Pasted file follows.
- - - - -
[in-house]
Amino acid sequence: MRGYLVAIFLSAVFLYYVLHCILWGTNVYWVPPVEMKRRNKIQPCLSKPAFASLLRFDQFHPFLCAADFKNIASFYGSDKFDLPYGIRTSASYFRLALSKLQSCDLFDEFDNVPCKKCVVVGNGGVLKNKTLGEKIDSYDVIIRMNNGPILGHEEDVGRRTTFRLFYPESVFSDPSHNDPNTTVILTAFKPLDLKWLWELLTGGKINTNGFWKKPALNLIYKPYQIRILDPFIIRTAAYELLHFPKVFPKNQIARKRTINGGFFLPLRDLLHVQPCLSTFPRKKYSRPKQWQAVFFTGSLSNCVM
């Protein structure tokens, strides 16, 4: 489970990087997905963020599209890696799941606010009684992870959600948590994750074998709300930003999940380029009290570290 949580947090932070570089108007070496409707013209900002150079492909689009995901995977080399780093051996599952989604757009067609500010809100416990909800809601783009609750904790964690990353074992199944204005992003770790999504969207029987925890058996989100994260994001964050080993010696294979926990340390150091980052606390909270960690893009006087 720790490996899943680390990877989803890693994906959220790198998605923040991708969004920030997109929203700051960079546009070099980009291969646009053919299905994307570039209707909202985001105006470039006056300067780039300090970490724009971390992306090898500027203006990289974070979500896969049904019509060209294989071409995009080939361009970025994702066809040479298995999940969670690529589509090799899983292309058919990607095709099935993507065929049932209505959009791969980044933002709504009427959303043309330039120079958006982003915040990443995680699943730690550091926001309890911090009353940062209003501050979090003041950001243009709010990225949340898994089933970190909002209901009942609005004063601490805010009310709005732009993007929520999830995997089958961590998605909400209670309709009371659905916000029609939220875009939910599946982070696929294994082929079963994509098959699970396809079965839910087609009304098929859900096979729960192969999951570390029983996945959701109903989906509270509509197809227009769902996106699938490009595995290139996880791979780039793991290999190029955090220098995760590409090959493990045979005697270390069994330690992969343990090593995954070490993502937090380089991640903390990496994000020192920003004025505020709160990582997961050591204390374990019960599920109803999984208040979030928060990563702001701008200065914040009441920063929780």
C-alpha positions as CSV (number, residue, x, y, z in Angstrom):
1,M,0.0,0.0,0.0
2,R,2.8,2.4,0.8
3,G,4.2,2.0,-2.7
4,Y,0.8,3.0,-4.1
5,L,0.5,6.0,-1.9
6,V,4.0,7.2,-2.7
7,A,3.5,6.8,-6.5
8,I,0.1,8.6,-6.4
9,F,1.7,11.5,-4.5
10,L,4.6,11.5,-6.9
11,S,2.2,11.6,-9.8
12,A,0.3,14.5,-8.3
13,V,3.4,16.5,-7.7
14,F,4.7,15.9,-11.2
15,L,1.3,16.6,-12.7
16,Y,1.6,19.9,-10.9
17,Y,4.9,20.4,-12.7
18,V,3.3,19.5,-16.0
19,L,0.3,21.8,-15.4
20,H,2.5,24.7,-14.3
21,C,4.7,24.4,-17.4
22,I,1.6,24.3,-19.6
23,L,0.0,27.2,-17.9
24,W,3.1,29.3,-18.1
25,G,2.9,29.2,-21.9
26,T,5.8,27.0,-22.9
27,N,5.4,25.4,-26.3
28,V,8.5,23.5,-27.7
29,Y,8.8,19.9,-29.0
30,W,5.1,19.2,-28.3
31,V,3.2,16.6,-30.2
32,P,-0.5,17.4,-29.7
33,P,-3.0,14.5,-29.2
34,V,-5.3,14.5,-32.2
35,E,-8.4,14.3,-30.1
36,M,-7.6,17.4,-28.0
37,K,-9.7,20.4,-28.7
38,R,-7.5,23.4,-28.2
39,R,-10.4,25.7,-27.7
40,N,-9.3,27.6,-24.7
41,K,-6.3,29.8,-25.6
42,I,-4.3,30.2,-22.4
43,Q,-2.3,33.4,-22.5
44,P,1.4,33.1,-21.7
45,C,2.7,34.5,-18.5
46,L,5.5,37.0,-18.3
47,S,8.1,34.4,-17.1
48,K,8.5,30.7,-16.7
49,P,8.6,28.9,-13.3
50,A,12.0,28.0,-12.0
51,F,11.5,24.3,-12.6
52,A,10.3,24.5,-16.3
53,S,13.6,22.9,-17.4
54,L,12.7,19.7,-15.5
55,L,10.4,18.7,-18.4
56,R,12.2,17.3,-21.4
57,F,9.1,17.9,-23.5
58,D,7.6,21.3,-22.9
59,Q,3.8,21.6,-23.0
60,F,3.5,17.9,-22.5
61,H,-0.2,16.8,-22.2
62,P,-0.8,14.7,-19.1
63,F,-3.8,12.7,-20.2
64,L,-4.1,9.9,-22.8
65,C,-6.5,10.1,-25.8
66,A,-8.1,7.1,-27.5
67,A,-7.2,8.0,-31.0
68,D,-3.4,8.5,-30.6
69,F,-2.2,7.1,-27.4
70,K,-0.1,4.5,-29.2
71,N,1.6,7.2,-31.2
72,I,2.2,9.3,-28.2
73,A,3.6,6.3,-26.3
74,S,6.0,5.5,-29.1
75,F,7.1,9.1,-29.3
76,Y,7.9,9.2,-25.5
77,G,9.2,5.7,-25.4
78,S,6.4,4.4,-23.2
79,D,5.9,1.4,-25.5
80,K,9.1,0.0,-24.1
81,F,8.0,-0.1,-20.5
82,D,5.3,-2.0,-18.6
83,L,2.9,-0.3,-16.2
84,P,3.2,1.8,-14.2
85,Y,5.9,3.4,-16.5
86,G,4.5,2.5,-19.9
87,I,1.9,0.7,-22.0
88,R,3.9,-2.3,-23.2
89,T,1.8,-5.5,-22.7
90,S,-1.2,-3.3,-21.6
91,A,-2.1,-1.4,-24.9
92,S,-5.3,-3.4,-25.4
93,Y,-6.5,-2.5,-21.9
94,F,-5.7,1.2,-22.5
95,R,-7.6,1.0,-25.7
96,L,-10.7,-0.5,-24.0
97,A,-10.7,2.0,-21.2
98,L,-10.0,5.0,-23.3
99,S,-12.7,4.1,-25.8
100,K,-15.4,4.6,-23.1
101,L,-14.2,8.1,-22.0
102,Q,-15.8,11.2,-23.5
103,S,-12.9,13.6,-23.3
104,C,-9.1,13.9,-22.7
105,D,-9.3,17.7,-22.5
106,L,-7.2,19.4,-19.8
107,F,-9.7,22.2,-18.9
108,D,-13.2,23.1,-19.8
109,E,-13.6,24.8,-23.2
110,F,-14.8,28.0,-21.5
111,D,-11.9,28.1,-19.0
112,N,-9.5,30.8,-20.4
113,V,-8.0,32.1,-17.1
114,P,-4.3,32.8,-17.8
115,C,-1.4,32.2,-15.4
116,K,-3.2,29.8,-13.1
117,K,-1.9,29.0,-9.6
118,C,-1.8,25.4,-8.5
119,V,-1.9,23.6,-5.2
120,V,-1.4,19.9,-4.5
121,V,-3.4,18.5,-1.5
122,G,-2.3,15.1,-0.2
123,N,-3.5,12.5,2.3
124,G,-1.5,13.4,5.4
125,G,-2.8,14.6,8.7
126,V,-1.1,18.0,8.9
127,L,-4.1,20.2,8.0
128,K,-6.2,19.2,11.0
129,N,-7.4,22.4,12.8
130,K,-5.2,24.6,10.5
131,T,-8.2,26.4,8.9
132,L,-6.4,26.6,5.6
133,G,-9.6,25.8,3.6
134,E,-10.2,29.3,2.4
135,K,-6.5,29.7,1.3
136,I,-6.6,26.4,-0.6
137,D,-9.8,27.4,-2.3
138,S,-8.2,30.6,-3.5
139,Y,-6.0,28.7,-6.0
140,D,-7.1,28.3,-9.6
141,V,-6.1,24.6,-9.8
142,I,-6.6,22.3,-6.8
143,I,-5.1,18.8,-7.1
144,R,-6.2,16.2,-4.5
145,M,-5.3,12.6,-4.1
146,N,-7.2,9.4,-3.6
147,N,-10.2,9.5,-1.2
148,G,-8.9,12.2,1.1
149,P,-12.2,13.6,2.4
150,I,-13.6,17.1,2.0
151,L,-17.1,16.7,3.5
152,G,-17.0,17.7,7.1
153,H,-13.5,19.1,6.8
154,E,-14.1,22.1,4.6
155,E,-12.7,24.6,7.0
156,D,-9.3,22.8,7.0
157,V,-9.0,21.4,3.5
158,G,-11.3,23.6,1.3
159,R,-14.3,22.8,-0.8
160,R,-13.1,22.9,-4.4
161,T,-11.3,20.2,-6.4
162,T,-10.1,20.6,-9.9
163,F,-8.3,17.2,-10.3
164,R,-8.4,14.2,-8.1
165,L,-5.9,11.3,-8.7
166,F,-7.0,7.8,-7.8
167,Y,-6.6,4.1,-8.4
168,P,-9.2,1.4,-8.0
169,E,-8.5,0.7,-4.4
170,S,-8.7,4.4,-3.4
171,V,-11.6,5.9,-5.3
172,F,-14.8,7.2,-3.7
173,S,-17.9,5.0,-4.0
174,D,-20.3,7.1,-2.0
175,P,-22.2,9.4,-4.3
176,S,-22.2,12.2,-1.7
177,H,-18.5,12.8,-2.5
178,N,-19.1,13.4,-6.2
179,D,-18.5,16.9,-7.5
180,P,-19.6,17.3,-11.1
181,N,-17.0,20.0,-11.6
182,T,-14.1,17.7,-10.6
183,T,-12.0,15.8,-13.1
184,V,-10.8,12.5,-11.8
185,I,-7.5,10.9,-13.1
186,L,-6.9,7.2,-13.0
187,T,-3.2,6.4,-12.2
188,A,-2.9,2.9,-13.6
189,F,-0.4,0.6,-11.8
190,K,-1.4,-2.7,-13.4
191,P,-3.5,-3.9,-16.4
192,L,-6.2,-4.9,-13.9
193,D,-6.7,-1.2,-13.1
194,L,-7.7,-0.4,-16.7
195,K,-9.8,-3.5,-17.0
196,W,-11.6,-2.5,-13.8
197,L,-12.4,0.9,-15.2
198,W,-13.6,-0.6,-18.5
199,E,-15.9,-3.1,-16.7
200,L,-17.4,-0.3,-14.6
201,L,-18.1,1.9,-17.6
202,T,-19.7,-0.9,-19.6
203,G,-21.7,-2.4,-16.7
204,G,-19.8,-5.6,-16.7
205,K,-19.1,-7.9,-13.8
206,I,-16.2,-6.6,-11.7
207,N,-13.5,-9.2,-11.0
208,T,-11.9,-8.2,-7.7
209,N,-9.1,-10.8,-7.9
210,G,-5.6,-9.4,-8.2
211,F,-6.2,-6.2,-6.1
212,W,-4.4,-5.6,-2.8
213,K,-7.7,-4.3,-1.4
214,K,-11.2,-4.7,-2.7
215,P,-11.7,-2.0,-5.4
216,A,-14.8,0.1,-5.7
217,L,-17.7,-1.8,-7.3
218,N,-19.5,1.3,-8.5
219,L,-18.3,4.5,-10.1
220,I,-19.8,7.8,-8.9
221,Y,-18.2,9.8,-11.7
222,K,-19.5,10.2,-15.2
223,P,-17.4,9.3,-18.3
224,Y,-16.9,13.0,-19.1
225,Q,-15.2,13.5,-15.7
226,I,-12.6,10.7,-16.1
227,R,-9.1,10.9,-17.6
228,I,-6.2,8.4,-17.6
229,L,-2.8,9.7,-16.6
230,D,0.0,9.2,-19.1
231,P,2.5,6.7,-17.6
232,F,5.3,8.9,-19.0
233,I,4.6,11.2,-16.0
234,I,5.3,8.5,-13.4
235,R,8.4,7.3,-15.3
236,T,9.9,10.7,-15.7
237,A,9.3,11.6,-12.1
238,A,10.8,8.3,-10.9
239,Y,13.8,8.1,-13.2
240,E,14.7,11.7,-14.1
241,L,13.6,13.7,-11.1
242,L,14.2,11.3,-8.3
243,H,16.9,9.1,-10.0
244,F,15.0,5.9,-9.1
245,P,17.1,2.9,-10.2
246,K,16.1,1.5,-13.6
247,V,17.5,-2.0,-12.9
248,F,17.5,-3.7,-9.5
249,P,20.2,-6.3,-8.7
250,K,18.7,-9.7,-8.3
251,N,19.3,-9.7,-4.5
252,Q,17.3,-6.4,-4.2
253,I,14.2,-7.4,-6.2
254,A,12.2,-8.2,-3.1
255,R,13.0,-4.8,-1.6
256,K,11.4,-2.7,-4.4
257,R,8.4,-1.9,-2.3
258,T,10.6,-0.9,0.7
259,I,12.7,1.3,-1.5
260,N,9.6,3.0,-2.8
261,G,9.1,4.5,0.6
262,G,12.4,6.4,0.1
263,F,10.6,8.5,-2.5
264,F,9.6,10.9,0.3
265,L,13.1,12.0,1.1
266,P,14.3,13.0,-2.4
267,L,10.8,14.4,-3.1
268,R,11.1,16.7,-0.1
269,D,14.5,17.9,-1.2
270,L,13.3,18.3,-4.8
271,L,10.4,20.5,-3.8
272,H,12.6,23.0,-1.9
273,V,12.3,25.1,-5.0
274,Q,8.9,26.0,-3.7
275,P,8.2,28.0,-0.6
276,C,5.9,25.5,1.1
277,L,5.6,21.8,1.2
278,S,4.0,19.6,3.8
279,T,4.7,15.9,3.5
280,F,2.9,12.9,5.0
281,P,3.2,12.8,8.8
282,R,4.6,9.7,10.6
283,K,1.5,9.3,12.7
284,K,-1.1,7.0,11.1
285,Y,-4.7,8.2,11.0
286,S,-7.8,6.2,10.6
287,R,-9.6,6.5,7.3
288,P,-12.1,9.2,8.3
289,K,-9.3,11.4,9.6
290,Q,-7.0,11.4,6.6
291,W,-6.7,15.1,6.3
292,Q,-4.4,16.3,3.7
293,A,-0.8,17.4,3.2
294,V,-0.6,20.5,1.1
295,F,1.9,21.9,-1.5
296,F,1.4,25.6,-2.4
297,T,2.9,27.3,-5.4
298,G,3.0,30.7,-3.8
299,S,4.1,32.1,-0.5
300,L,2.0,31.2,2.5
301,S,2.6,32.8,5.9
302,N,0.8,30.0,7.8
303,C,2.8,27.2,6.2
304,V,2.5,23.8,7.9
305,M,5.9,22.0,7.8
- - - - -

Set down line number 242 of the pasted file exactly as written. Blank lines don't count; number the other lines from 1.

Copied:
238,A,10.8,8.3,-10.9